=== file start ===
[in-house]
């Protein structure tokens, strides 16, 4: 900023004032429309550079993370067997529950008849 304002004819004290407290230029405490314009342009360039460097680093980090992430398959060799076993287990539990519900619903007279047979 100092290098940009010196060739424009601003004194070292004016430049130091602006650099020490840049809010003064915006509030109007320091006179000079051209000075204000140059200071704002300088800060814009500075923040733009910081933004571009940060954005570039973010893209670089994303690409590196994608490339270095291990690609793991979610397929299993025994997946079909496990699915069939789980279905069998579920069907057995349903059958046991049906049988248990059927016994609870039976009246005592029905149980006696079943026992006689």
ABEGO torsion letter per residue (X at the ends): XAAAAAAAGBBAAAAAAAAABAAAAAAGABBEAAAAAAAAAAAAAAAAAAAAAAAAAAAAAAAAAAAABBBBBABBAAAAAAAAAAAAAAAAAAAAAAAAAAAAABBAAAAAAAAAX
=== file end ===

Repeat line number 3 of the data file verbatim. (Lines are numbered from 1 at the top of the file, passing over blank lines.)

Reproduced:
ABEGO torsion letter per residue (X at the ends): XAAAAAAAGBBAAAAAAAAABAAAAAAGABBEAAAAAAAAAAAAAAAAAAAAAAAAAAAAAAAAAAAABBBBBABBAAAAAAAAAAAAAAAAAAAAAAAAAAAAABBAAAAAAAAAX